The appetite of a rabbit can cause problems every season of the year. Rabbits eat flowers and vegetables in spring and summer. In fall and winter, they damage and kill valuable woody plants. Rabbit damage can be identified by the characteristic appearance of gnawing on older woody growth and the clean-cut, 45-degree angled clipping of young stems. Distinctive round droppings in the immediate area are a good sign of their presence too. Rabbit damage can be distinguished from deer damage in two ways. The first way is by height of the damage. Rabbits can only reach as high as they can stand plus any height of the snow. Typically damage is under 3 feet high. Deer can browse as high as 6 feet. Second, deer tear plants so edges of branches will NOT be cleanly cut as it would be when a rabbit bites.
Rabbits will devour a wide variety of flowers. The one most commonly damaged is the tulip; they especially like the first shoots that appear in early spring. The proverbial carrot certainly is not the only vegetable that cottontails eat. Anyone who has had a row of peas, beans, or beets pruned to ground level knows how rabbits like these plants. Only a few crops—corn, squash, cucumbers, tomatoes, potatoes, and some peppers—seem to be immune from
Equally annoying, and much more serious, is the damage rabbits do to woody plants by gnawing bark or clipping off branches, stems, and buds. In winter in northern states, when the ground is covered with snow for long periods, rabbits often severely damage expensive home landscape plants, orchards, forest plantations, and park trees and shrubs. Some young plants are clipped off at snow height, and large trees and shrubs may be completely girdled. When the latter happens, only sprouting from beneath the damage or a delicate bridge graft around the damage will save the plant.
A rabbit’s tastes in food can vary considerably by region and season. In general, cottontails seem to prefer plants of the rose family. Apple trees, black and red raspberries, and blackberries are the most frequently damaged food-producing woody plants, although cherry, plum, and nut trees are also damaged.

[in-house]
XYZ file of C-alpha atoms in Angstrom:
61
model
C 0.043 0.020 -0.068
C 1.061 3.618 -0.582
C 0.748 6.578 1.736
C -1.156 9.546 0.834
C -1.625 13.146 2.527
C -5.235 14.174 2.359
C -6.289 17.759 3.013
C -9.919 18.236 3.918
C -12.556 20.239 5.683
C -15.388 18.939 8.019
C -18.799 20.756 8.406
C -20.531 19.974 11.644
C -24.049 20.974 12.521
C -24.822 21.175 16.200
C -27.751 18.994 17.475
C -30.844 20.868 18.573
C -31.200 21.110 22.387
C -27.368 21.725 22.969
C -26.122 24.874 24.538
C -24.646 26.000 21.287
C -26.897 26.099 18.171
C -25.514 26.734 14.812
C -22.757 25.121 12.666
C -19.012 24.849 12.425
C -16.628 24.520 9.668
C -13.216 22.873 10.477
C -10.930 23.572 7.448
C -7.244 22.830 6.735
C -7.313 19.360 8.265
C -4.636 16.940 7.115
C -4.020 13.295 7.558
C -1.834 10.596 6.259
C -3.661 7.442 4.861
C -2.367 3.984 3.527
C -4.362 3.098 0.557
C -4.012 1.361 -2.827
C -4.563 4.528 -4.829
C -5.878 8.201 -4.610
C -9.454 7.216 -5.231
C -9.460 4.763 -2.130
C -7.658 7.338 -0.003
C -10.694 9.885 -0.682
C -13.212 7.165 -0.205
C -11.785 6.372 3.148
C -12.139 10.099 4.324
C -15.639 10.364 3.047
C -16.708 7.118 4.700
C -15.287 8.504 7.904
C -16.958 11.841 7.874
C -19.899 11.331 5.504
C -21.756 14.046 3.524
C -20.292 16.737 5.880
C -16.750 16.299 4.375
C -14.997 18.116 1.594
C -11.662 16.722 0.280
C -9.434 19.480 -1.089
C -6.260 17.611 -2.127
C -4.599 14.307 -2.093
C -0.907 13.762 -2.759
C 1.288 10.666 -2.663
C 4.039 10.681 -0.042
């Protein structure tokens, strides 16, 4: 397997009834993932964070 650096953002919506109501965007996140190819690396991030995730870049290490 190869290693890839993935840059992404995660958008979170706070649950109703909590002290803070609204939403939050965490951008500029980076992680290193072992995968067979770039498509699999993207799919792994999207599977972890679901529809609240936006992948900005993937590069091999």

Among shade and ornamental trees, the hardest hit are mountain ash, basswood, red maple, sugar maple, honey locust, ironwood, red and white oak, and willow. Sumac, rose, Japanese barberry, dogwood, and some woody members of the pea family are among the shrubs damaged.
Evergreens seem to be more susceptible to rabbit damage in some areas than in others. Young trees may be clipped off, and older trees may be deformed or killed.
The character of the bark on woody plants also influences rabbit browsing. Most young trees have smooth, thin bark with green food material just beneath it. Such bark provides an easy-to-get food source for rabbits. The thick, rough bark of older trees often discourages gnawing. Even on the same plant, rabbits avoid the rough bark but girdle the young sprouts that have smooth bark.
Rabbit damage rarely reaches economic significance in commercial fields or plantations, but there are exceptions. For example, marsh rabbits have been implicated in sugarcane damage in Florida. Growers should always be alert to the potential problems caused by locally high rabbit populations.